will include new laboratories and
classrooms to help enhance the under-
graduate programs.

Director said the entire $88 million
facilities will be funded entirely by pri-
vate sources. One of those will be $25
million dollar gift from philanthropist
Ann Lurie, the largest gift ever given
to the College. Lurie has donated more
than $45 million to the University and
is the namesake along with her late
husband, a College of Engineering
alum, of the Ann and Robert Lurie Bell
Tower on North Campus.
Regent Larry Deitch (D-Bingham
Farms) said he was supportive of the
proposals.
"I am very supportive of Dean
Director and I would look forward to
the continued development of the engi-
neering school. It is one of the jewels
of the University," he said.
Regent Andrea Fischer Newman (R-
Ann Arbor) also said she feels good
about the proposals, but expressed the
importance of discussing the plans at the
meeting. She also said she is looking
forward to meeting on the Flint campus.
"We will be seeing what is going on
(at the Flint campus), and meeting with
the community and student leaders.
That is a very important aspect of the
meeting since we only get up there
once a year," she said.
The meeting today is the last before
statewide elections are held Nov. 5.
Newman is seeking another eight-year
term, while Regent Daniel Horning (R-
Grand Haven) has declined to run again.
The other candidates for regent seats
include Democrat Ismael Ahmed of
See REGENTS, Page 7A

as the first time the issue of domestic violence in the
African-American community was raised.
"More than Dr. Williams being a male, what's significant
is that his talk was directed at the African-American com-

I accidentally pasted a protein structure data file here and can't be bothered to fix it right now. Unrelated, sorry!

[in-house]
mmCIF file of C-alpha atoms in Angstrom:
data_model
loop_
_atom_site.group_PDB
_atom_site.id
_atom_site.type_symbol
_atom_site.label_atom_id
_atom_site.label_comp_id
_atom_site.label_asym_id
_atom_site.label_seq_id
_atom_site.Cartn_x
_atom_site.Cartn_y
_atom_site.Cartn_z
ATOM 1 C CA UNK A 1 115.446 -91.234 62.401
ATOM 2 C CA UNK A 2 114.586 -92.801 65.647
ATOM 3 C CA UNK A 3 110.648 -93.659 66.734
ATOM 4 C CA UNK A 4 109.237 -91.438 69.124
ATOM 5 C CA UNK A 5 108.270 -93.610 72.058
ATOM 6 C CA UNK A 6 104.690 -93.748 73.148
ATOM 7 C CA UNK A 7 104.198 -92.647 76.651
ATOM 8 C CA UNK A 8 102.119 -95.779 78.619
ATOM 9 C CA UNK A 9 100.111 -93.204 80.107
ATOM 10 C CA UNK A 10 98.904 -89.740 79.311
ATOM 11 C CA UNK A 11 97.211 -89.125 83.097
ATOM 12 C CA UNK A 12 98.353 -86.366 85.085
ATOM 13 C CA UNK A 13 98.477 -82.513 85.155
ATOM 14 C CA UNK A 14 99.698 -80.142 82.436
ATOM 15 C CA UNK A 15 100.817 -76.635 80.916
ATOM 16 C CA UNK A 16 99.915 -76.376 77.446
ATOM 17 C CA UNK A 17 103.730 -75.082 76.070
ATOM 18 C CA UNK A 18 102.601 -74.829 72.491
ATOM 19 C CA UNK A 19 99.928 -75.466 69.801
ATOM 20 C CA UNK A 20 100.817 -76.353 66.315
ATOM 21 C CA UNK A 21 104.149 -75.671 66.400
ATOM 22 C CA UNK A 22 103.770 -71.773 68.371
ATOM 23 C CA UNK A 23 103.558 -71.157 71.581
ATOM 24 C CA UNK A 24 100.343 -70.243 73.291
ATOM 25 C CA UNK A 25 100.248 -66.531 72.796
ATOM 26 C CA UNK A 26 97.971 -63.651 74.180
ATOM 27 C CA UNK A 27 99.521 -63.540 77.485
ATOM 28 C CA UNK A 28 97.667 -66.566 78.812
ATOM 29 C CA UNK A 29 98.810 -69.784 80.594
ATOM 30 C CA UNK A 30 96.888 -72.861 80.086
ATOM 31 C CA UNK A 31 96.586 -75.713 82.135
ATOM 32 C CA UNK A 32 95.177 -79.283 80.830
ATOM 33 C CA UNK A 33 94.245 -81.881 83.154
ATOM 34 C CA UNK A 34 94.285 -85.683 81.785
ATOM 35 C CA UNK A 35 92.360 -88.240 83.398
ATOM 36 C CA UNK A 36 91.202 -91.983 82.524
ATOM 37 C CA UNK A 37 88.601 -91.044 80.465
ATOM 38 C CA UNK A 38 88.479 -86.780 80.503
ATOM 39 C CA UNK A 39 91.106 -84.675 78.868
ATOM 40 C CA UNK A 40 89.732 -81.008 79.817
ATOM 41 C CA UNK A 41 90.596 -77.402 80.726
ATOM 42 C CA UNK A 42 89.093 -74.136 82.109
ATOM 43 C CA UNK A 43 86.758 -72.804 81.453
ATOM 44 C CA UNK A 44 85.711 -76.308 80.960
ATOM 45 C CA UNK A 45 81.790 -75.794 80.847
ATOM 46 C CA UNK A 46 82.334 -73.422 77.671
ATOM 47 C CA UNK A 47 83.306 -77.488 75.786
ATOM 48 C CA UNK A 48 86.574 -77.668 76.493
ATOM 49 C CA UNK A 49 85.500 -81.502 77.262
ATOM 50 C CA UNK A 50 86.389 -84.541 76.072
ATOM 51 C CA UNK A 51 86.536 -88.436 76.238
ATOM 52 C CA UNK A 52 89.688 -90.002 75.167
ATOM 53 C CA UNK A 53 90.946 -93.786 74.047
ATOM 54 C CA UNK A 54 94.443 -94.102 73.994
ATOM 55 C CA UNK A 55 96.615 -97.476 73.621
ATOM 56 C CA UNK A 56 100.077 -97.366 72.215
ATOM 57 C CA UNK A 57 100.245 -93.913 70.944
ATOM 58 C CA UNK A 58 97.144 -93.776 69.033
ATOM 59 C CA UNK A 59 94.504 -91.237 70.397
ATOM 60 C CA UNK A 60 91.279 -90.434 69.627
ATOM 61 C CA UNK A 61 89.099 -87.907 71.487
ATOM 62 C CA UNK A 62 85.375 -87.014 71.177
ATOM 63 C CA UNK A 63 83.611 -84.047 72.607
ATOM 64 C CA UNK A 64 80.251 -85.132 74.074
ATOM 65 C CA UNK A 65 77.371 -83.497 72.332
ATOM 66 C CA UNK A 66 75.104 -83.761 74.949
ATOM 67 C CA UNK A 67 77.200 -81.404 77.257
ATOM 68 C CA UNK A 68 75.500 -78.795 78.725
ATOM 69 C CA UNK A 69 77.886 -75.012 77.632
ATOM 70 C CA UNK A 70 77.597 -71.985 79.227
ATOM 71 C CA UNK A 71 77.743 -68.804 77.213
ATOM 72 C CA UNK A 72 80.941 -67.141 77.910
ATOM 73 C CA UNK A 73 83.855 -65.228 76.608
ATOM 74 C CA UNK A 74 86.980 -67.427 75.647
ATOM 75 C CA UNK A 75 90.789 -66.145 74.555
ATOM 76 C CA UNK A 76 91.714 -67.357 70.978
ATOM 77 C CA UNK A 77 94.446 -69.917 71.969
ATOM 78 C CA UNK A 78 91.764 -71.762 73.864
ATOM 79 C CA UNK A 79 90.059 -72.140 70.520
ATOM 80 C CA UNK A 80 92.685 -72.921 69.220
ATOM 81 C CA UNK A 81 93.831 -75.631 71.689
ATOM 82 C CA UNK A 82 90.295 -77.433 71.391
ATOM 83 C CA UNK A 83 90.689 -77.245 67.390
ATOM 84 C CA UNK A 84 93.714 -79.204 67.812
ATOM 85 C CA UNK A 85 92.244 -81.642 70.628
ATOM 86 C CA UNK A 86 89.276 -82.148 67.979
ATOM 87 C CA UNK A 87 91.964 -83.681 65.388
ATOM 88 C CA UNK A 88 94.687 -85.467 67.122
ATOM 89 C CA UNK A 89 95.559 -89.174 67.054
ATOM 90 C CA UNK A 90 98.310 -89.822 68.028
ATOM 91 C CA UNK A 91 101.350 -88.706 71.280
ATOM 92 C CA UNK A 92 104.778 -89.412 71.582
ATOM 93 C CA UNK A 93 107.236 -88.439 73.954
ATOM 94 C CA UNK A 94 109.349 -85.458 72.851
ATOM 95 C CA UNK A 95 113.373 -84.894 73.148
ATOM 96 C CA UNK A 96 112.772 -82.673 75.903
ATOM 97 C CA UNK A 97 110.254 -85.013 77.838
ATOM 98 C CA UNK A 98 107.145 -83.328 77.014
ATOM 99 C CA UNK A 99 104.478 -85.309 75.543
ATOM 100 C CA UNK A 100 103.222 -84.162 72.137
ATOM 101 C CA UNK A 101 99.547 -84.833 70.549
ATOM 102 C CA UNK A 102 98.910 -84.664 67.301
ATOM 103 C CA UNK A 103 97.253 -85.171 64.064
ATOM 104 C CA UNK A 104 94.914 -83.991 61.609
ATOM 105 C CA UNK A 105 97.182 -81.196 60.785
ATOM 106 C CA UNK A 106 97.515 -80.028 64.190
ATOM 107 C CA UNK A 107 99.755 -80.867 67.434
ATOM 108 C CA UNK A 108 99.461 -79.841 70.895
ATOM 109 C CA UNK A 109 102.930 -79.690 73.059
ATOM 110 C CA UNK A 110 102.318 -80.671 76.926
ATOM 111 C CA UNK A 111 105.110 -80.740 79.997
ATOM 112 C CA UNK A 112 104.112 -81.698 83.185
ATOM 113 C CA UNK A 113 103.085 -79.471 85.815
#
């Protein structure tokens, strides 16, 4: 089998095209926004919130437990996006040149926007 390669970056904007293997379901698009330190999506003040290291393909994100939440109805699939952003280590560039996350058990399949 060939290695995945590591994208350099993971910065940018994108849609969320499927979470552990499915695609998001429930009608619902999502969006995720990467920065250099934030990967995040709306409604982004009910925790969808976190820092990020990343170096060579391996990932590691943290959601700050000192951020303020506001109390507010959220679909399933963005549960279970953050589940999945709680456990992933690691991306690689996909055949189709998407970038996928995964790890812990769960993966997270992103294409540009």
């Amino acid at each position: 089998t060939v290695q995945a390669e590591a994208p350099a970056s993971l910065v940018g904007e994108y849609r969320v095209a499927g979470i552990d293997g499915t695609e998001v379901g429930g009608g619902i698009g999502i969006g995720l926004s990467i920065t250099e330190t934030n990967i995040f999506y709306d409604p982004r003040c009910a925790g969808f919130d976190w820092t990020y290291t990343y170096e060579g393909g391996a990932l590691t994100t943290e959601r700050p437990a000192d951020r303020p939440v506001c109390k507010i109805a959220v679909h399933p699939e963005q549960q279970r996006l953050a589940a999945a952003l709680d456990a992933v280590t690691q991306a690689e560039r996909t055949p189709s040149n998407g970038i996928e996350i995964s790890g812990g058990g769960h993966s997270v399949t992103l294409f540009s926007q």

munity both on campus and in a larger context, and that's
important," said Alan Levy, Director of Public Affairs and
Information in University Housing.
University Housing has closely followed the Tamara
Williams Lecture and been a large part of it, mainly because
Williams' murder took place on Family Housing property.
"We had felt for some time after Tamara died that we
needed to figure out a way that we could give some ongoing
meaning to her life as well as ongoing meaning to her
death;" Levy said.
Though the lecture was targeted toward the African-
American community, the message spoke to a number of
students.
"The lecture was something that everyone needed to hear
because no matter who it was directed toward, these issues
affect everybody, regardless of ethnicity," LSA sophomore
Lindsay Jolley said.
See LECTURE, Page 7A

DAVID KATZ/Daily
Surgical oncologist Michael Sabel is one of the few doctors in the country who performs cryosurgery to
treat patients in early stages of breast cancer.
Cryosurgery aids fight
against breast cancer

By Kylene Kiang
Daily Staff Reporter
Strengthening the arsenal in the fight against
breast cancer, doctors at the University's Com-
prehensive Cancer Center are using a promis-